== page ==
A gravimetric technique and resultant device called aerogel-SAW, uses a biospecific indicator, but requires the formation of a stable, non-volatile intermediate or by-product of the interaction of the bioindicator and the target bacteria or virus. This technique, and resultant device is therefore much less versatile and typically less sensitive than the current invention and requires more complex electronics.
A micro-device for collection and separation of biosamples from environmental interferences is called a μChem Lab or Lab-on-a-chip. This type of sensor is amenable to multiple detection concepts, but burdened with formidable plumbing difficulties such as valve operation, plugged lines and manifolds.
Another prior art technology is DNA analysis. This type of analysis detects bacteria-specific DNA sequences based on Polymerase Chain Reaction (PCR). This type of analysis allows for high sensitivity. The disadvantages of this device are that it requires prior knowledge of target pathogens, is not real-time or passive and requires complex equipment and procedures.
Yet another prior art technique for detecting organisms involves fluorescence quenching. This technique is antibody based, highly specific, sensitive, useful for both bacteria and viruses. However, this technique requires foreknowledge of the target pathogen and utilizes antibodies that are often unstable or difficult to find. What is needed is a device, a sensor for detection of enzyme and enzyme detection method which do not require prior knowledge of the target pathogen.
Typically, the sensors disclosed herein are based on the interaction of an enzyme of a bacteria or virus with an appropriately selected bioindicator. The bioindicator is then monitored for modulation of some property, which is indicative of the desired interaction. All bacteria and many viruses have associated enzymes, many of which are exogenic. Bacteria and viruses must utilize certain specific enzymes for the performance of necessary functions such as cell wall synthesis, hemolysis, H2O2 reduction, and numerous metabolic processes which are characteristic of these species.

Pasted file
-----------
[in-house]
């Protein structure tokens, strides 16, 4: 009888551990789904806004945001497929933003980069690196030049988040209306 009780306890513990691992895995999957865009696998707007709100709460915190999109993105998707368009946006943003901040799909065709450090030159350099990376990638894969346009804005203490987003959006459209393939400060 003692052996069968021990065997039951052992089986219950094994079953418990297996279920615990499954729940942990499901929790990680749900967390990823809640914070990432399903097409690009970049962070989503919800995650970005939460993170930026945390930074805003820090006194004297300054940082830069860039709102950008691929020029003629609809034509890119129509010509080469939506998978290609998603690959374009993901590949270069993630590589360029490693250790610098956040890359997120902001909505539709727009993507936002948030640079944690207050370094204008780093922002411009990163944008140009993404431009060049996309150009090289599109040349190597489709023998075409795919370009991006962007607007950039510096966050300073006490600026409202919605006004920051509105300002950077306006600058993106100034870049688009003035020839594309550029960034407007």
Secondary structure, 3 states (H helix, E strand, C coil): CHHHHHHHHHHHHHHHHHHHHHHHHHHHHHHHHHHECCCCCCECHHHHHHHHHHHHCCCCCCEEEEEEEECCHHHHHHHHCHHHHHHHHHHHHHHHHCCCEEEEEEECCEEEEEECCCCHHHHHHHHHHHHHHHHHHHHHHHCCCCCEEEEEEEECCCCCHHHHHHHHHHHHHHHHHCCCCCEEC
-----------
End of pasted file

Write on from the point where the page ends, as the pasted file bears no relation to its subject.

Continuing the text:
The sensors determine the presence and identity of bacteria and/or viruses by detecting the enzymes associated with these organisms. Bacteria are characterized by the particular combination of enzymes which are necessary for critical metabolic processes. The enzymes detected are responsible for the performance of reactive processes essential to the organism, such as, but not limited to, starch hydrolysis, glycolysis, anaerobic respiration, denitrification, and/or triglyceride hydrolysis. In accordance with the present invention a sensor is provided which comprises
(a) a substrate;
(b) at least one pair of electrodes;
(c) an encapsulating matrix comprising;
(d) at least one enzyme;
(e) at least one reactant; and
(f) at least one transducer material.
An embodiment of the current invention is a sensor for detecting bacteria, viruses and other organisms. The sensor comprises a reactant disposed within said encapsulating matrix, a second enzyme encapsulated in said encapsulating matrix, a transducer material embedded within said encapsulating matrix and an instrument to measure an electric current flowing through said electrodes. The encapsulating matrix can be a sol gel matrix according to the present invention. However, other encapsulating gels may be employed.
The sensor of this disclosure is specific not for the target organism, but rather for discrete by-products of the reactive processes which are conducted by that organism. The sensor of the current invention interrogates the target bacteria, viruses, or other organisms by monitoring for selected reactive processes and associated by-products, which are conducted within the sensor. The by-products of these reactive processes are then detected by their ability to modulate conductivity of an inherently conductive polymer also imbedded in the sensor. As the suite of enzymatic processes conducted by an organism are characteristic of that organism, this invention is a powerful tool for identification and discrimination of such organisms.
Further, in accordance with the present invention a method is provided by a sensor comprising a substrate; at least one pair of electrodes; an encapsulating matrix comprising at least one enzyme; at least one reactant; and at least one transducer material; wherein
(a) an organism expresses an enzyme on the surface of the sensor;